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McCosh Hall houses the Department of English at the University.


The coronavirus has escalated to the point where it affects every single aspect of life. That’s not news, by now. For Princeton students, virus prevention measures have booted most of us from campus and forced all of us to attend class virtually. Consequently, the grading system for many classes has changed.

Although the University has not mandated such updates, despite the persuasive voice of the Editorial Board, their recommendations have led to noticeable shifts in grading for many classes. Students now have the option to take some classes on a pass/D/fail (PDF) scale, rather than an A-F scale. Of my four classes, for example, one has changed to mandatory-PDF, while two more have become PDF-optional.

While these changes reflect the unfortunate upheaval caused by the transition to online classes, students should take advantage of the increased availability of the PDF-option to enjoy learning for the sake of learning.

For many students, the change in grading provides a crucial relief from the pressures of Princeton academics at a time when they need to focus on more pressing responsibilities. That, however, does not mean we have to abandon the semester altogether. Ideally, we should strike a balance between reducing our coursework to focus on unavoidable concerns, while still challenging ourselves to learn as much as we can in our classes.

Amid the most unprecedented crisis of our generation, we have been afforded the opportunity to discover a motivation to learn fueled by inner passion, rather than external pressure to perform well. Striving for academic success, even in classes that we are taking as PDFs, can help us rediscover learning as an intrinsically valuable pursuit.

A letter-grading system offers a clear picture for the standards of academic performance, and the University has established meanings for each letter grade in a class: an A indicates that a student “meets the highest standards for the assignment or course,” while a B- represents “some reasonable command of the material.” Although these guidelines provide benchmarks for students to aim for, evaluating performance in this way can often feel restrictive and stressful. PDF grading, however, allows students to both create and enforce our own standards for success and learning, without the pressure associated with A-F grading.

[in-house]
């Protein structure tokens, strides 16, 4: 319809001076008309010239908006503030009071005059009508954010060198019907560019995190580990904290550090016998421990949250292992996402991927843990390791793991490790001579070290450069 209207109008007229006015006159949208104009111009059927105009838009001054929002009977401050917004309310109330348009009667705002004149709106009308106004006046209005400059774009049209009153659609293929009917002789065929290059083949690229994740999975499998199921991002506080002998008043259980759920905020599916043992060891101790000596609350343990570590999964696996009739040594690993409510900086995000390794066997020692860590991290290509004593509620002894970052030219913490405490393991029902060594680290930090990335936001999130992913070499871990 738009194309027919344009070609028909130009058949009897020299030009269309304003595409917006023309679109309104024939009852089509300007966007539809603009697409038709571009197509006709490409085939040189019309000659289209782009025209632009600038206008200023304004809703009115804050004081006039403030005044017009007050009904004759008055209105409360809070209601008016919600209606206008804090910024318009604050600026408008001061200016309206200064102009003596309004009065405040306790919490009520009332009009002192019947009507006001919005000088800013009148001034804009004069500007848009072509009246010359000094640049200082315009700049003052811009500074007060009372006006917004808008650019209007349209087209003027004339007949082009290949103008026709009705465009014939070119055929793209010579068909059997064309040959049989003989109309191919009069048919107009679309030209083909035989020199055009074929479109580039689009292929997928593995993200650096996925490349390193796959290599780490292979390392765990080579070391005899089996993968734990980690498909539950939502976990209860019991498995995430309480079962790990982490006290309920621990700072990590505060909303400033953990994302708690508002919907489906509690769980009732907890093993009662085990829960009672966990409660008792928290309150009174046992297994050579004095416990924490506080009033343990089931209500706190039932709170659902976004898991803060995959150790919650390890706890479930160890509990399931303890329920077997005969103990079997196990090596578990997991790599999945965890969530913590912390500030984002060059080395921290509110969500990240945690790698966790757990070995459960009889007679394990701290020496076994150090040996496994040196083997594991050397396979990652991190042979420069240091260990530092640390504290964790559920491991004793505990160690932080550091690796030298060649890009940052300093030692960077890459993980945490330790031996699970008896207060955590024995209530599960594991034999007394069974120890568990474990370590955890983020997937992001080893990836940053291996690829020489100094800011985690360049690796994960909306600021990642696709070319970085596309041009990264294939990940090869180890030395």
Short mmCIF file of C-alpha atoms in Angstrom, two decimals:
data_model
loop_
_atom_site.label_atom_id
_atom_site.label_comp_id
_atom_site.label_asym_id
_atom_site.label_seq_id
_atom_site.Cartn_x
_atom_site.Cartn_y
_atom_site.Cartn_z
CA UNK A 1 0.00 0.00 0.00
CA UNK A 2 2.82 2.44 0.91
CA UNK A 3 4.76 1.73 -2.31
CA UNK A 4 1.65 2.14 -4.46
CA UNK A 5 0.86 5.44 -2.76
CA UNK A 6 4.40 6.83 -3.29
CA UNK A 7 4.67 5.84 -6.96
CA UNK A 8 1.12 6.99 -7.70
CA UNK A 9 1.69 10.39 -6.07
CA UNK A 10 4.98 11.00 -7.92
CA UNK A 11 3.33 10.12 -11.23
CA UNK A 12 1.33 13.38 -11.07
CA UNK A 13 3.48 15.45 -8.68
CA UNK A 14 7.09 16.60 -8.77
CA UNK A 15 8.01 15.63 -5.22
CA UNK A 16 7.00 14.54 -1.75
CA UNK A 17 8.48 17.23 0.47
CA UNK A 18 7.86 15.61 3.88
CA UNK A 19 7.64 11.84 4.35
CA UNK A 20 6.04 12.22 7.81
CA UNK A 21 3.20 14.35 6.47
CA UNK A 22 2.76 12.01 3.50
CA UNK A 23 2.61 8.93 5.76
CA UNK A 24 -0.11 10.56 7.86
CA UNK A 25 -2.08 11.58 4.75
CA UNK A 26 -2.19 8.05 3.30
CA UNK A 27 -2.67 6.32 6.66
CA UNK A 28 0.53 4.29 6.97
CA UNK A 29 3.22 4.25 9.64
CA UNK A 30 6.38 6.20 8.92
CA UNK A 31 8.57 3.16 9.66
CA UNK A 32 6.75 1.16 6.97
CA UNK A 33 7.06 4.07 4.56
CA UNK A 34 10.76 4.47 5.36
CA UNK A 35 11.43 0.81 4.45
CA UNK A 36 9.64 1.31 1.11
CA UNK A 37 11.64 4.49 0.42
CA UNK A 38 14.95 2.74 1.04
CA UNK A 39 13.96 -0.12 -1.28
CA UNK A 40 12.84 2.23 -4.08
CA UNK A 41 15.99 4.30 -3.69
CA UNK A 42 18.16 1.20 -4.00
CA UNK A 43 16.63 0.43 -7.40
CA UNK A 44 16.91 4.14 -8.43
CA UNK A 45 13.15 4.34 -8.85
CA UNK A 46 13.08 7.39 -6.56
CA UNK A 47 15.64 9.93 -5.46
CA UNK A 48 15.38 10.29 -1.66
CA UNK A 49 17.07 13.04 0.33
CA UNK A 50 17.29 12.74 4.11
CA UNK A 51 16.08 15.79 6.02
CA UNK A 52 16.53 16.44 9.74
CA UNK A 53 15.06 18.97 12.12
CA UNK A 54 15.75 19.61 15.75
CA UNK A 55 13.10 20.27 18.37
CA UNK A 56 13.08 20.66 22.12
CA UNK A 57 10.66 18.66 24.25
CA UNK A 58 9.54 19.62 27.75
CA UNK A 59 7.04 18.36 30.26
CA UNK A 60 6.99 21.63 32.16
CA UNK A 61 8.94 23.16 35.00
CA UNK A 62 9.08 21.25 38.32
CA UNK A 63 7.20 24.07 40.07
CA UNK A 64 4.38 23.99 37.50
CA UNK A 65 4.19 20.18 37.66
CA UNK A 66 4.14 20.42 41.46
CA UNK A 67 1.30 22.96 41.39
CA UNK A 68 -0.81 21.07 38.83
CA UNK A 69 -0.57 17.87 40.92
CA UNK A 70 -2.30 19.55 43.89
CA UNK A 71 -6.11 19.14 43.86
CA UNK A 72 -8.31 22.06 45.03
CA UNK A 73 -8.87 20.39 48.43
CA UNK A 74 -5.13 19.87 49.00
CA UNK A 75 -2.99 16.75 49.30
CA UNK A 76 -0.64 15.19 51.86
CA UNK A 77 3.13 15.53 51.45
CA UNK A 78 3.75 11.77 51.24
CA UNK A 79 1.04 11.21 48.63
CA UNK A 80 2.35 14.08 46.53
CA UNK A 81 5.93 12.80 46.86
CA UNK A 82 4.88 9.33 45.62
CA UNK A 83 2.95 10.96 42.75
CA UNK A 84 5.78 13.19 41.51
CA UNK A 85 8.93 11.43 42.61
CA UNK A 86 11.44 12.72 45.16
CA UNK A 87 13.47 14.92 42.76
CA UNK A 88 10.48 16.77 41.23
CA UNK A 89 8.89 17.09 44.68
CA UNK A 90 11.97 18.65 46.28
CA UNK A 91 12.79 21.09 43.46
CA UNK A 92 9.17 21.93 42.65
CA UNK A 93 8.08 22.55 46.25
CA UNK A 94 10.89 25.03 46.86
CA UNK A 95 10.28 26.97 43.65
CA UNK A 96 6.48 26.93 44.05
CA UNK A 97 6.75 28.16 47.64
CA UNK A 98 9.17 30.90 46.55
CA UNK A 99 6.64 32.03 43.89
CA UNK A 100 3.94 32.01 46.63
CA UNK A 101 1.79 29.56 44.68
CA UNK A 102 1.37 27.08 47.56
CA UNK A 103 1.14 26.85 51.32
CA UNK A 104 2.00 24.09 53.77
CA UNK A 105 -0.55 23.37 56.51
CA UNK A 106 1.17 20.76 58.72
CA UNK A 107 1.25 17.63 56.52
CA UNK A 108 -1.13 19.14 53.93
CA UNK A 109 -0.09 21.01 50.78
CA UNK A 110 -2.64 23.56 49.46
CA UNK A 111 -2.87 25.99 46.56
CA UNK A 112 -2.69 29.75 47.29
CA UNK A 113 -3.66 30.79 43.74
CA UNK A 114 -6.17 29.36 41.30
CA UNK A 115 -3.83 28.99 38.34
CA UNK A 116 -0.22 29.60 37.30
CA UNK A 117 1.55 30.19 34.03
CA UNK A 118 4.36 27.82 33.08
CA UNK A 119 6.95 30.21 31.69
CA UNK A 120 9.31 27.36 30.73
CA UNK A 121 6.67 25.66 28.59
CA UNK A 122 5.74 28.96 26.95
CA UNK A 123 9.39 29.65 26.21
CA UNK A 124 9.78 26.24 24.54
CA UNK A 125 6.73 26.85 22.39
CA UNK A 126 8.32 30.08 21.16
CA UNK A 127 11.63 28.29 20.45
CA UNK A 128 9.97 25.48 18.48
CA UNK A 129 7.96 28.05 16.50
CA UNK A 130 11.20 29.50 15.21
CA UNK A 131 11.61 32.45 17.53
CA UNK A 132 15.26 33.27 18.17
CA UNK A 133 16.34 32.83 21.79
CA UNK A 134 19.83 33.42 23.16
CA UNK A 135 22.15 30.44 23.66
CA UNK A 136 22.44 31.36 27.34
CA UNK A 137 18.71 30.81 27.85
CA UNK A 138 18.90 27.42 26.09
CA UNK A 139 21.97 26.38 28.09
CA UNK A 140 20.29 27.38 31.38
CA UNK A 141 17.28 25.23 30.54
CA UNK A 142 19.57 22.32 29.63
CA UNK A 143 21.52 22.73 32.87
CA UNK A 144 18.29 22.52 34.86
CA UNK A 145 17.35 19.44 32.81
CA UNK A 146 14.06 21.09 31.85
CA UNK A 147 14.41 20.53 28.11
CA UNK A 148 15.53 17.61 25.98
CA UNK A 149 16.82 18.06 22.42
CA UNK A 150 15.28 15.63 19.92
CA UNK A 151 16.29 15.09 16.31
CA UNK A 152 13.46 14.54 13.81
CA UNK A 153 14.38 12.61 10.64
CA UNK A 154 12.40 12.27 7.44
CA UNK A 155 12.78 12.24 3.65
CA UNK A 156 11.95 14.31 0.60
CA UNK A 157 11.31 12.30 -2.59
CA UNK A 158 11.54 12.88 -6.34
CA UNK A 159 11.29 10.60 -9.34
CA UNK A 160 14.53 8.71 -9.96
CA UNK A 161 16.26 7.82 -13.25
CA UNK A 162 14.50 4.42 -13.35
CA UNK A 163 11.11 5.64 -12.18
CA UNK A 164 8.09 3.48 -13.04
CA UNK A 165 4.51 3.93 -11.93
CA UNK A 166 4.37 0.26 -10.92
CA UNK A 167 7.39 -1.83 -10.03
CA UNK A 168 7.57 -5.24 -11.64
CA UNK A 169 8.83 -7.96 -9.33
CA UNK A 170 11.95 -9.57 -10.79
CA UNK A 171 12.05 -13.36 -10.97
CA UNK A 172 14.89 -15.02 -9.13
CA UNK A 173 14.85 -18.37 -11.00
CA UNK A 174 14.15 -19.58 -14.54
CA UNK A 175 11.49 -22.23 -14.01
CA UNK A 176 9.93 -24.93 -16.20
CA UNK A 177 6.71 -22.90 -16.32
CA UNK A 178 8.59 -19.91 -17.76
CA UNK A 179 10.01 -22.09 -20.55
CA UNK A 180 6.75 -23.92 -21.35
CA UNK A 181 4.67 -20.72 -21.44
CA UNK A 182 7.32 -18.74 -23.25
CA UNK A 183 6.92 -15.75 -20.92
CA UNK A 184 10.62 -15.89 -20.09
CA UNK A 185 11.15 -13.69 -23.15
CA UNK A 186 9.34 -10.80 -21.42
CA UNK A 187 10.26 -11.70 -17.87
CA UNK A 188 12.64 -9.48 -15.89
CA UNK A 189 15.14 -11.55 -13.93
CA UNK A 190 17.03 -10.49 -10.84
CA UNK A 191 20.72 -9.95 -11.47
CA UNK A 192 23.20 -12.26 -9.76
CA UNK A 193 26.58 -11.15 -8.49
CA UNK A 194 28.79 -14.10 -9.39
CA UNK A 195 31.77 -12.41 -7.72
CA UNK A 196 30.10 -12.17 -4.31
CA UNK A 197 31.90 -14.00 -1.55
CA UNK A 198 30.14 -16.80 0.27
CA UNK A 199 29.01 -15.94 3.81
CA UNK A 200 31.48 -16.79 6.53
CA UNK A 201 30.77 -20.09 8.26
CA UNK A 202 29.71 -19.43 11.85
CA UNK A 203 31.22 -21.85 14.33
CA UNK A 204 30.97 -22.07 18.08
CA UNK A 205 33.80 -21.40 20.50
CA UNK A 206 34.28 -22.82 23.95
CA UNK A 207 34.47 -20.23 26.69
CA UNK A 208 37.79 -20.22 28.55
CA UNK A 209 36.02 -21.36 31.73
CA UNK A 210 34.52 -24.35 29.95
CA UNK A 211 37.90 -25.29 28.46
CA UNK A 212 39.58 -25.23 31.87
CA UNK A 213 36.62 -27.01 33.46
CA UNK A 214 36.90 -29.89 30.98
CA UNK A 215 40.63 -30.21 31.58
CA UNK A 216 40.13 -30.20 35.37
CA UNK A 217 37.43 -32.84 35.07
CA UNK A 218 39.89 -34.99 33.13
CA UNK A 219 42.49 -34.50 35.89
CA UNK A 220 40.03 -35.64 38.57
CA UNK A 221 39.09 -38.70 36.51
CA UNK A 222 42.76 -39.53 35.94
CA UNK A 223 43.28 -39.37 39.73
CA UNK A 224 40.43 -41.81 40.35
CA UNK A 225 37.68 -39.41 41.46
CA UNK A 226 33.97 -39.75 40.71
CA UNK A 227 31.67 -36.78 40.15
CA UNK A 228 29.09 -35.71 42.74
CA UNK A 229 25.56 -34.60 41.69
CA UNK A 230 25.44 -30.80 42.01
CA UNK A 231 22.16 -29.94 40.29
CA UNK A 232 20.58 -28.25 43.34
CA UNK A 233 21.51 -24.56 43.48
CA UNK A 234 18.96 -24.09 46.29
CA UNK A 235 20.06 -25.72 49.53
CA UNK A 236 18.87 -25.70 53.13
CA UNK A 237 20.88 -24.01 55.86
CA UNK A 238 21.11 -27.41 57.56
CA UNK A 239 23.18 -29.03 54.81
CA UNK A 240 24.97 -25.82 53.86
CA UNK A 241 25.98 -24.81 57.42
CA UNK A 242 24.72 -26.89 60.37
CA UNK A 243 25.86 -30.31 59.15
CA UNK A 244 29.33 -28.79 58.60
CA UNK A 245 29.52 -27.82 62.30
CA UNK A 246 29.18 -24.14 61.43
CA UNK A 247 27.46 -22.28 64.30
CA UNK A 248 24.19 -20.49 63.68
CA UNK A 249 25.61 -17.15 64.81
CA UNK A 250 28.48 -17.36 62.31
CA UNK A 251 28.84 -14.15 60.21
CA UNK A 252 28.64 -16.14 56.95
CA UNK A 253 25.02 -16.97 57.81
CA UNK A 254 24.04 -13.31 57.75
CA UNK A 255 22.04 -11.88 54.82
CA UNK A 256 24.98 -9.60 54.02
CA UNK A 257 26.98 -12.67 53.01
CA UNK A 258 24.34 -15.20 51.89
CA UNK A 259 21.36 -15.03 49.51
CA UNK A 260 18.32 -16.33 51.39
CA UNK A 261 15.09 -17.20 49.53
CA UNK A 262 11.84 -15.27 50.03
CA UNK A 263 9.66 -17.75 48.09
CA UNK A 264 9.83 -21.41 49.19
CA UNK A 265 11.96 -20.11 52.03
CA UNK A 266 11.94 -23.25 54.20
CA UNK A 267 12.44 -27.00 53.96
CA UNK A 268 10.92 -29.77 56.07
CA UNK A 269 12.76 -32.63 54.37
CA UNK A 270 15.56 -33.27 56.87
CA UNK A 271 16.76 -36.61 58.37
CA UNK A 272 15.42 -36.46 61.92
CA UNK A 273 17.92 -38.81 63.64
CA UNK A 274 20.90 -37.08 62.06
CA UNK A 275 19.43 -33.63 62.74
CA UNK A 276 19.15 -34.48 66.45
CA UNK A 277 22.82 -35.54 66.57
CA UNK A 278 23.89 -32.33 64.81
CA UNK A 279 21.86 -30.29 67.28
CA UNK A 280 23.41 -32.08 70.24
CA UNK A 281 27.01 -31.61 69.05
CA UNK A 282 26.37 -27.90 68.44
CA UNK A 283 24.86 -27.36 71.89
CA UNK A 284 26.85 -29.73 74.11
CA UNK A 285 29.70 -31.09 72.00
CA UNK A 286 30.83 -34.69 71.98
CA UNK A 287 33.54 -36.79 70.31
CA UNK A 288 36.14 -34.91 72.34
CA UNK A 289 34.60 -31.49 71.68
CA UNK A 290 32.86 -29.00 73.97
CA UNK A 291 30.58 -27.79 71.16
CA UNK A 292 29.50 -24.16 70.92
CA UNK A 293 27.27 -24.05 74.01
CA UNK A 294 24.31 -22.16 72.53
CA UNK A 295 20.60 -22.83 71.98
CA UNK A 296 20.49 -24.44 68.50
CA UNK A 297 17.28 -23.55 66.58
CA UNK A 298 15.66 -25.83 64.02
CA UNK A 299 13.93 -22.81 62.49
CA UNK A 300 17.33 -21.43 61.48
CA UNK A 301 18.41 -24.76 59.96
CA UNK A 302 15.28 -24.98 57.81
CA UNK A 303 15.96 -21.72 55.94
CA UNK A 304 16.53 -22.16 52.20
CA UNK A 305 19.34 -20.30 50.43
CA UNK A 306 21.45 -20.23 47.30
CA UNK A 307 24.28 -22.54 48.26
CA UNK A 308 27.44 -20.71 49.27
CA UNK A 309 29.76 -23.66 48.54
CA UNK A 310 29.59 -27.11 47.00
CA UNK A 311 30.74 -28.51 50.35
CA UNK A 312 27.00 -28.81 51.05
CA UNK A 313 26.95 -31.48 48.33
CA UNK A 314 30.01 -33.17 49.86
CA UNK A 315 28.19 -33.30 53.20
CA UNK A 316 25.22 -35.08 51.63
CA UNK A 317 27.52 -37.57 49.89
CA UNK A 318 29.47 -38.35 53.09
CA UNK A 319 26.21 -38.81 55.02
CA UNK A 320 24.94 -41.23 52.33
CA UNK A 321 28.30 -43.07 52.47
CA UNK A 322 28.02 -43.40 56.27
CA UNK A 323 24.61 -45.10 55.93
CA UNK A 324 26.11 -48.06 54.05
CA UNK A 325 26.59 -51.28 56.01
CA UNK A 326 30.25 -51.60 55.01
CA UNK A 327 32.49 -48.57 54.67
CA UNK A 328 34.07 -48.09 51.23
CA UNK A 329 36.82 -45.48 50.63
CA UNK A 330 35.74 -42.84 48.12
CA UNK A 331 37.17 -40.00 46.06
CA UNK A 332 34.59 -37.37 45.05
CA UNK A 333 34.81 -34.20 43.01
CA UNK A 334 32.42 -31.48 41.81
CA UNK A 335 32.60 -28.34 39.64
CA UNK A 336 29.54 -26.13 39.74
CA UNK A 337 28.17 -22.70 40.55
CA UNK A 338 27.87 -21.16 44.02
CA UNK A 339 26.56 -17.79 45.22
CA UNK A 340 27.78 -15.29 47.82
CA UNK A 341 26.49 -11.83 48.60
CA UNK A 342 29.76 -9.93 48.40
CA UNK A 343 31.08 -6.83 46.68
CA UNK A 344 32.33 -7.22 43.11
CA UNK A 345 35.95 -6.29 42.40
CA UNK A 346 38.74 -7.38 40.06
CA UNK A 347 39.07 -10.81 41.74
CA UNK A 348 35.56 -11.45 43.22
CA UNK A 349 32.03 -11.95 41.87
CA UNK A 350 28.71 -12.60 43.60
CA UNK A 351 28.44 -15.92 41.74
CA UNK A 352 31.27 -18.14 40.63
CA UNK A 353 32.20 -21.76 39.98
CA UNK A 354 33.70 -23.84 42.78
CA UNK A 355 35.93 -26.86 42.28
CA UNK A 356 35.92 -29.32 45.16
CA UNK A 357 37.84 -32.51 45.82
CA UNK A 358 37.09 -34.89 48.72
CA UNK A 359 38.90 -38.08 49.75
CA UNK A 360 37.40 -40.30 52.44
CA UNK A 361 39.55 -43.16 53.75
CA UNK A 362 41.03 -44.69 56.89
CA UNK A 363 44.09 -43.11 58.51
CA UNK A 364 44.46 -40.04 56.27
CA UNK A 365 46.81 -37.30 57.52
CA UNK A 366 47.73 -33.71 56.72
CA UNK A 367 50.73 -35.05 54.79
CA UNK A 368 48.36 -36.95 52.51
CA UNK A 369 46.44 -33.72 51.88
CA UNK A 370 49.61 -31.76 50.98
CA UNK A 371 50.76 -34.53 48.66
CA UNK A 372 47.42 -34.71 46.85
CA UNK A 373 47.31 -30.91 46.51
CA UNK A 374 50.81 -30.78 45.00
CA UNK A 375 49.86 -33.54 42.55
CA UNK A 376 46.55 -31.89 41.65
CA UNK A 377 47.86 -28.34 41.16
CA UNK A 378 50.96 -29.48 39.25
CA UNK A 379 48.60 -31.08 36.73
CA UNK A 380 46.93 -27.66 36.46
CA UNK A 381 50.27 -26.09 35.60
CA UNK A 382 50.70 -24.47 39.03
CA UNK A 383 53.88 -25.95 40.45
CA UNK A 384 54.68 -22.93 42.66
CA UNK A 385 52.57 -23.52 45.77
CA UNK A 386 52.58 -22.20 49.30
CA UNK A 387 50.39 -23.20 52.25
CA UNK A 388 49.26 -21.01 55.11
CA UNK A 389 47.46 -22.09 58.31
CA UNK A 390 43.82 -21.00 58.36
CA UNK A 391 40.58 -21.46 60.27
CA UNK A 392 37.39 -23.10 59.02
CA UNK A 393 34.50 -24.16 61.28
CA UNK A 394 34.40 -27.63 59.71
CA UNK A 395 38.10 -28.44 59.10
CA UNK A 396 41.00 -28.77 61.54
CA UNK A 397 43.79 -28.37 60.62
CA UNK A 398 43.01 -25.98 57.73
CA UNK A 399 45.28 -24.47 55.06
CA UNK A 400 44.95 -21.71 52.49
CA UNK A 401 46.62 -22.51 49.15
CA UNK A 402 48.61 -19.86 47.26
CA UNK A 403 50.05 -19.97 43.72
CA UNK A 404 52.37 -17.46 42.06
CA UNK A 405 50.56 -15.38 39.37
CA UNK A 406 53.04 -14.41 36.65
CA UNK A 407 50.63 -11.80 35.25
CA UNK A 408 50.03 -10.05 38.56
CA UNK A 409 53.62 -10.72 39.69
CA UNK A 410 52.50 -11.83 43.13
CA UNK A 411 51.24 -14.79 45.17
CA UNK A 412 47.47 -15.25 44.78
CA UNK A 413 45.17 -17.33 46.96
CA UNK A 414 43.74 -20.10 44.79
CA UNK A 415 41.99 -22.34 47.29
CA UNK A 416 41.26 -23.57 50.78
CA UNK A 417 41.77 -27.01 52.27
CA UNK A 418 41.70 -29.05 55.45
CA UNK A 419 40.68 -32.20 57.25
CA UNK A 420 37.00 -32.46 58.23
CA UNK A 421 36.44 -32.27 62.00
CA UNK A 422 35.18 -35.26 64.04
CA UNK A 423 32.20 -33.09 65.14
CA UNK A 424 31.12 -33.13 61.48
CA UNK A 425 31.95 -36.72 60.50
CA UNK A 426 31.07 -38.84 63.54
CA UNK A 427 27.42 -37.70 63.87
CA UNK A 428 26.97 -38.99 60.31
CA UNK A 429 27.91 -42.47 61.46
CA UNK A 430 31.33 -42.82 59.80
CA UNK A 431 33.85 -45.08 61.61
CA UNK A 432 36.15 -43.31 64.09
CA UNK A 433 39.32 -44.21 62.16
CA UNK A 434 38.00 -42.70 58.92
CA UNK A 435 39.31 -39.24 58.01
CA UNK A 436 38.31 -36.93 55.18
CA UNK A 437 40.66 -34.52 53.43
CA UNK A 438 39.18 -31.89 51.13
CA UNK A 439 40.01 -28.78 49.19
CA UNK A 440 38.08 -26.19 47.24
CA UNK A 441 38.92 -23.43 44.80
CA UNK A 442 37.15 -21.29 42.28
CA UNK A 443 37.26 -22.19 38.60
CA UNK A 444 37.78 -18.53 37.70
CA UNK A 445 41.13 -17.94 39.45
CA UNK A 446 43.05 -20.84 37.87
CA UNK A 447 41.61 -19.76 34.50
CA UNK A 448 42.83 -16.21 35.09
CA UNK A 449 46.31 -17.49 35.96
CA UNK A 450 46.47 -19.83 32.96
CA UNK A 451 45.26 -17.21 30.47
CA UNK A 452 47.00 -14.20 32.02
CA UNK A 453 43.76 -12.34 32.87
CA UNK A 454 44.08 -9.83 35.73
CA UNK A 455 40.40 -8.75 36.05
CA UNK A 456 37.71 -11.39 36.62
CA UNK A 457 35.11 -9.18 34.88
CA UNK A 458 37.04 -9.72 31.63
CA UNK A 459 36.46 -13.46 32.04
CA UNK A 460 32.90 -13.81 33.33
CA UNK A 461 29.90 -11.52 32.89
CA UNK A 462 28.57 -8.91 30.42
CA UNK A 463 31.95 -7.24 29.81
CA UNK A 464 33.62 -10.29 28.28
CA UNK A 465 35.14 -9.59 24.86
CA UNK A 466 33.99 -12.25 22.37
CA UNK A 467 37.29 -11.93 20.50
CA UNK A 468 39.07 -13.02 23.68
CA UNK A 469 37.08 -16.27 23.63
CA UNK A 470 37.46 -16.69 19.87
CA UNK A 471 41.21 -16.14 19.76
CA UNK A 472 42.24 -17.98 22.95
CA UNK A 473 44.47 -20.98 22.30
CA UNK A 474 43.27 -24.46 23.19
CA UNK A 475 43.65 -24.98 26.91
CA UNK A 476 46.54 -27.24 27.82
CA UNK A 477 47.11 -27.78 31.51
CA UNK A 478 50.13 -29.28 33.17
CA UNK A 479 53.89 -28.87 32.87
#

Indeed, with the reduced stresses associated with the tantalizing prospect of an A, students will be able to appreciate the material we learn as opposed to valuing it simply based on its applicability to an examination. We can take more risks in education, attempting methods of learning or ideas that may or may not work. 

Writing Seminar professor Dr. Sean Fraga, too, hopes that the recent decision to make all writing seminars mandatory-PDF “will encourage students to further experiment.” In my writing seminar, I also hope to take time to reflect on better writing practices, rather than mechanically absorbing and implementing feedback without fully comprehending its significance.

Of course, the individual circumstances of each student will determine to what extent they can exert themselves academically in these challenging times. However, if we each continue to devote the maximum effort possible to our academic pursuits, the relaxed grading scales of many Princeton courses afford us the rare educational opportunity to learn solely for the purpose of learning.

With examinations, the pressures of job applications or graduate schools, and our own internal wills to maintain high GPAs looming over each semester, we often forget that learning can be fun. The coronavirus, while wreaking havoc in almost all aspects of our lives, can — if we make the most of the opportunity it has provided us — bring back the joys associated with being curious. In these troubling times, we certainly need all the joys we can find!

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